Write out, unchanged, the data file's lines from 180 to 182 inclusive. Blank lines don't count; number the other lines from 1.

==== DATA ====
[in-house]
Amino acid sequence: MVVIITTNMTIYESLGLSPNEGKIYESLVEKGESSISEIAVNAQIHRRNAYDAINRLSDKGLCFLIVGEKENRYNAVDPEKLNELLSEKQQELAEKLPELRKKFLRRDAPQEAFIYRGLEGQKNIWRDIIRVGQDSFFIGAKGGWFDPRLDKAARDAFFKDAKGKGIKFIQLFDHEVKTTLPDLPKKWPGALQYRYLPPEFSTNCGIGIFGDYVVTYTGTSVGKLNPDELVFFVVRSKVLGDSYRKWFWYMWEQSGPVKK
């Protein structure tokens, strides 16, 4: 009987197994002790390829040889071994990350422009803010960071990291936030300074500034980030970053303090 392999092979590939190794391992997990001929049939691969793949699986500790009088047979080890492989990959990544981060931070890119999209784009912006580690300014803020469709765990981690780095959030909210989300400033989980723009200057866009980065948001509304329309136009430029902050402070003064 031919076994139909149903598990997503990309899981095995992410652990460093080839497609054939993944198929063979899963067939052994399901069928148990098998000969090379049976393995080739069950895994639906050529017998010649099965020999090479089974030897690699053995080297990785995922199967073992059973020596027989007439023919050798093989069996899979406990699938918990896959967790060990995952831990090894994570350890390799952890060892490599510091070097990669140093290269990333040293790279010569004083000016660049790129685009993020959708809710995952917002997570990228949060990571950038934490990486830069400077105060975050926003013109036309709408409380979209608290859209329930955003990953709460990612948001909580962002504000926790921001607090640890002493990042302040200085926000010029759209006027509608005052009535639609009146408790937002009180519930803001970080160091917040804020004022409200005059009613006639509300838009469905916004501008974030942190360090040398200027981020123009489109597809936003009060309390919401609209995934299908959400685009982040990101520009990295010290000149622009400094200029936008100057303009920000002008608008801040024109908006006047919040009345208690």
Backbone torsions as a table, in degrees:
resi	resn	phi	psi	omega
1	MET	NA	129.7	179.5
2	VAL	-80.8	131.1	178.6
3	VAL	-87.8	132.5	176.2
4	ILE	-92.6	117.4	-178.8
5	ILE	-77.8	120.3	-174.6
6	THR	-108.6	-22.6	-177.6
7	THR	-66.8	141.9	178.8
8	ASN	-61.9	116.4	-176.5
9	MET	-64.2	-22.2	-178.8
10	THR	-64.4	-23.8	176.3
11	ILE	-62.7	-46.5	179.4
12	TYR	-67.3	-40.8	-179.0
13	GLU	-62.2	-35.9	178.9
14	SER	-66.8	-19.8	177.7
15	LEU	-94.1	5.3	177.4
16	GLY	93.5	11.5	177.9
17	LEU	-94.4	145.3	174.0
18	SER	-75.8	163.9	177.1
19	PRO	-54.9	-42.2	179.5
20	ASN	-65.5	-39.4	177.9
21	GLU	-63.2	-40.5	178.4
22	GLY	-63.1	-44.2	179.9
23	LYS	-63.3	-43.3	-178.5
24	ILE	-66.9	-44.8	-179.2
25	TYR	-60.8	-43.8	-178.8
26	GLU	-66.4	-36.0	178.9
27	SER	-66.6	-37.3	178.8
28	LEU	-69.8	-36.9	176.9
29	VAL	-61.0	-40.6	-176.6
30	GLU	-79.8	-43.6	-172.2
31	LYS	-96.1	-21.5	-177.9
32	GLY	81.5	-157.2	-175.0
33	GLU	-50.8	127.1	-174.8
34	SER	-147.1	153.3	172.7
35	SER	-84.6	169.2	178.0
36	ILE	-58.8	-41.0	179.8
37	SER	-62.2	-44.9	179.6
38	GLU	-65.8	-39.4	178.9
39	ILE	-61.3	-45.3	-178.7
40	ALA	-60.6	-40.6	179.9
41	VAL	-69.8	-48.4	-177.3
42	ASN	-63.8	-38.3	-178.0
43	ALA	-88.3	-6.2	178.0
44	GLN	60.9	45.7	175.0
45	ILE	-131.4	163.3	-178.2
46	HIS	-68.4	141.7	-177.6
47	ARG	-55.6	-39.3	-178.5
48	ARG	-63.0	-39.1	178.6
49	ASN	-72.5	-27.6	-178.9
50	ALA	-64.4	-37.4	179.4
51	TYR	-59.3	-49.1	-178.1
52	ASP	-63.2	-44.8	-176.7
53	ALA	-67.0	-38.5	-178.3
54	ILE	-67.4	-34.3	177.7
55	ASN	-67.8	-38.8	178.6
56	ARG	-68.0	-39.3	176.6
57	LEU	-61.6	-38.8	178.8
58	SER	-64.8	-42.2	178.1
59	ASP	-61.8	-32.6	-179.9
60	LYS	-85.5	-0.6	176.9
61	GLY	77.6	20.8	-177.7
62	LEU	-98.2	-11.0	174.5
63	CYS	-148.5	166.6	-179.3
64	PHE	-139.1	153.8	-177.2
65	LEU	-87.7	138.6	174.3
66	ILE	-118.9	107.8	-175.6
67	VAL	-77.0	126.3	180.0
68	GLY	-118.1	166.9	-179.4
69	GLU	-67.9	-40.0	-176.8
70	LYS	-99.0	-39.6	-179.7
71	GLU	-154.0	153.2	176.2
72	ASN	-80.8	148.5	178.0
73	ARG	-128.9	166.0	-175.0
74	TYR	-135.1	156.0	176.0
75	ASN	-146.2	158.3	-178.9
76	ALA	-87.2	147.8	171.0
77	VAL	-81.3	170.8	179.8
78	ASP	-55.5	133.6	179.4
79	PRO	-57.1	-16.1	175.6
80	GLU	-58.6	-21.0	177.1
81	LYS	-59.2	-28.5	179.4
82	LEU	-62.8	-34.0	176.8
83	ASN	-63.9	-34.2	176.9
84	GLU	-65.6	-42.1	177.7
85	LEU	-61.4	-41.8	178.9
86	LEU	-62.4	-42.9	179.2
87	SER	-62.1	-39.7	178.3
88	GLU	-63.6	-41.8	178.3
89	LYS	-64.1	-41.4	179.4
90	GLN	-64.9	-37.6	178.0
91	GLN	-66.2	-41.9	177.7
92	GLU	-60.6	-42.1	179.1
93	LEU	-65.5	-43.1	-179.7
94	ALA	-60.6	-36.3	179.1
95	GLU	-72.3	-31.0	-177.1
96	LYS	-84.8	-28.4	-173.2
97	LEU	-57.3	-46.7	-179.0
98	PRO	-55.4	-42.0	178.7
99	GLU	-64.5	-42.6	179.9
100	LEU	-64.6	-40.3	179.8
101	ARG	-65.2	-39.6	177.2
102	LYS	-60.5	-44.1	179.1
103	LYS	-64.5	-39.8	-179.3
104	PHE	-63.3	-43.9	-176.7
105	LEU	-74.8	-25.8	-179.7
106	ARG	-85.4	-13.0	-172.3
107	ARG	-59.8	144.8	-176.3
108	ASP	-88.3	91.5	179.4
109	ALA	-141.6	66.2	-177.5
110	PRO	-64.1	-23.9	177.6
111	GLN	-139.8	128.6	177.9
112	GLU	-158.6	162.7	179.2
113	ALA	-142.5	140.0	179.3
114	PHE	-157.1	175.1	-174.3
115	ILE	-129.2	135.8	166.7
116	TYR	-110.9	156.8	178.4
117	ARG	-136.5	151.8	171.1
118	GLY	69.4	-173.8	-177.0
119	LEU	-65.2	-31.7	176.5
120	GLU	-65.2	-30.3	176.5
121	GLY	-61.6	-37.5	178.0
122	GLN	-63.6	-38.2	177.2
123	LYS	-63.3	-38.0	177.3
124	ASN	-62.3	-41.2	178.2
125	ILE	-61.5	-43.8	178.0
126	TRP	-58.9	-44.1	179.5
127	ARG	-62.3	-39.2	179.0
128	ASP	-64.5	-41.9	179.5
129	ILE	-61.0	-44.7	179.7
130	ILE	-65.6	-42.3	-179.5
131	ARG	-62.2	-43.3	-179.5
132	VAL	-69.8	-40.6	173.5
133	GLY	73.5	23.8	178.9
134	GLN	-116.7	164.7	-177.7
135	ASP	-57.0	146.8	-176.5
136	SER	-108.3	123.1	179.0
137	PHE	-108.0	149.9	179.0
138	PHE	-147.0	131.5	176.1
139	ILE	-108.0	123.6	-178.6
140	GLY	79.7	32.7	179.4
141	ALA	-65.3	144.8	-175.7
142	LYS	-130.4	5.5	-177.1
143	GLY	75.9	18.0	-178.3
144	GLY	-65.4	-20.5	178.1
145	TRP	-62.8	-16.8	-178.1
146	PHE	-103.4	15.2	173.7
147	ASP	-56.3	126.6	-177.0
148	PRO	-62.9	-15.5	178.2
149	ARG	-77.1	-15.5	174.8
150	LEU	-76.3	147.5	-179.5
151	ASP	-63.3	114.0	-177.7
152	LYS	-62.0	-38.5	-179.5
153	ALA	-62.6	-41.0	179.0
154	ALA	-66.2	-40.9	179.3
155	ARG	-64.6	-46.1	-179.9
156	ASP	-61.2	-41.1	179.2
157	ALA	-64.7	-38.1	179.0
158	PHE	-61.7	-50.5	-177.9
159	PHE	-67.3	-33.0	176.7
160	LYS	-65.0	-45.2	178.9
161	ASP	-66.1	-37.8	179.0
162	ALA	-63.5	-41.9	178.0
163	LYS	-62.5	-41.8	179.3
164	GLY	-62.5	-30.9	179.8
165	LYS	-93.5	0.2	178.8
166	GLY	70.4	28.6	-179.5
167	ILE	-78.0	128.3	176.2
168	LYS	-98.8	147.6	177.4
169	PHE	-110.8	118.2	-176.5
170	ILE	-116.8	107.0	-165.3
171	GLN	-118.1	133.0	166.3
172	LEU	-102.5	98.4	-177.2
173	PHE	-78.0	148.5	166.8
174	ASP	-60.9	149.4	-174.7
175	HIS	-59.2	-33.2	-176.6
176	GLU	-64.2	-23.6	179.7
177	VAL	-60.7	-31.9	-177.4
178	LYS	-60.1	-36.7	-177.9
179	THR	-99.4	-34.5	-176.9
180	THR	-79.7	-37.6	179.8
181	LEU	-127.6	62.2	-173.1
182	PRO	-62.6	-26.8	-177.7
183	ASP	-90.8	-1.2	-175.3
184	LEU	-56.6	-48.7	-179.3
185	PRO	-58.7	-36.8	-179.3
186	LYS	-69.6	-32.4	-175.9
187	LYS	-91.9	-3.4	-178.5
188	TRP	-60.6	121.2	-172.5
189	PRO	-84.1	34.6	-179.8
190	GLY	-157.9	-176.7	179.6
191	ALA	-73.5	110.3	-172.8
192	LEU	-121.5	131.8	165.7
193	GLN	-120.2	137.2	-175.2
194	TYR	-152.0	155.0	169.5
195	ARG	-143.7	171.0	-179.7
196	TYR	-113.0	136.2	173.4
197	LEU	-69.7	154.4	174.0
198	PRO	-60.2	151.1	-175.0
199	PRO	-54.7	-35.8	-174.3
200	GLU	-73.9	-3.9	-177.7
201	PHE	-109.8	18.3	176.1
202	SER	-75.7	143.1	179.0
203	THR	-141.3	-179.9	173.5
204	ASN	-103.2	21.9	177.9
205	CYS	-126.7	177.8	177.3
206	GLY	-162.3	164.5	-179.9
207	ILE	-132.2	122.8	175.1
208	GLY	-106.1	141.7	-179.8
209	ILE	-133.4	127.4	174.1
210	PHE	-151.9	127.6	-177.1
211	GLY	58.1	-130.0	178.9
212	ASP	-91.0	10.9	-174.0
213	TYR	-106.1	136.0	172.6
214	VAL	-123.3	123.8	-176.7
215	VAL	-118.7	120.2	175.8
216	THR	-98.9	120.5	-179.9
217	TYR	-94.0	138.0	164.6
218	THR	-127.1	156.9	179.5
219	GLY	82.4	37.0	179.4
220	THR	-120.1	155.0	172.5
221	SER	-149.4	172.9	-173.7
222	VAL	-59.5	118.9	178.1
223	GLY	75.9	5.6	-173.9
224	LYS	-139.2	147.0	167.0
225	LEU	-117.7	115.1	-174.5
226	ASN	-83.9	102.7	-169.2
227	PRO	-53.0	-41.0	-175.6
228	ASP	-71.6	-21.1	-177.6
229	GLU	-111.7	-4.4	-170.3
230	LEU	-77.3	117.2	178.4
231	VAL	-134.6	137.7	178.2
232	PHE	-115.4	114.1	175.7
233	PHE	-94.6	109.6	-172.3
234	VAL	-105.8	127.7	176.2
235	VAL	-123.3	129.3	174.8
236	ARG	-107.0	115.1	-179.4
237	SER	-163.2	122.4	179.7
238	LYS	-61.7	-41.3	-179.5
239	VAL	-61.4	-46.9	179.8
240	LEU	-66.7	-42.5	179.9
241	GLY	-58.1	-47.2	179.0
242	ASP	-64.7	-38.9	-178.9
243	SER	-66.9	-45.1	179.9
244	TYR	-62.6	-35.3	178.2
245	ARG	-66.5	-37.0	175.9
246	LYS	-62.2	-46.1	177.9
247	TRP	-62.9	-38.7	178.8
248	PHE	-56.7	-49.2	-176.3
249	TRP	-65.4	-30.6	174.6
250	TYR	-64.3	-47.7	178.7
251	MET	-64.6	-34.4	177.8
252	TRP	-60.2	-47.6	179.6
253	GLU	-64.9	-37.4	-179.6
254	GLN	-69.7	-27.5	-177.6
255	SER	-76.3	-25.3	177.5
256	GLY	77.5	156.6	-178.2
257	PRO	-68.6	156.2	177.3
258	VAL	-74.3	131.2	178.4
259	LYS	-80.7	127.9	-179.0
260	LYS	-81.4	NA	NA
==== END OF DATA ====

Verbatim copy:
175	HIS	-59.2	-33.2	-176.6
176	GLU	-64.2	-23.6	179.7
177	VAL	-60.7	-31.9	-177.4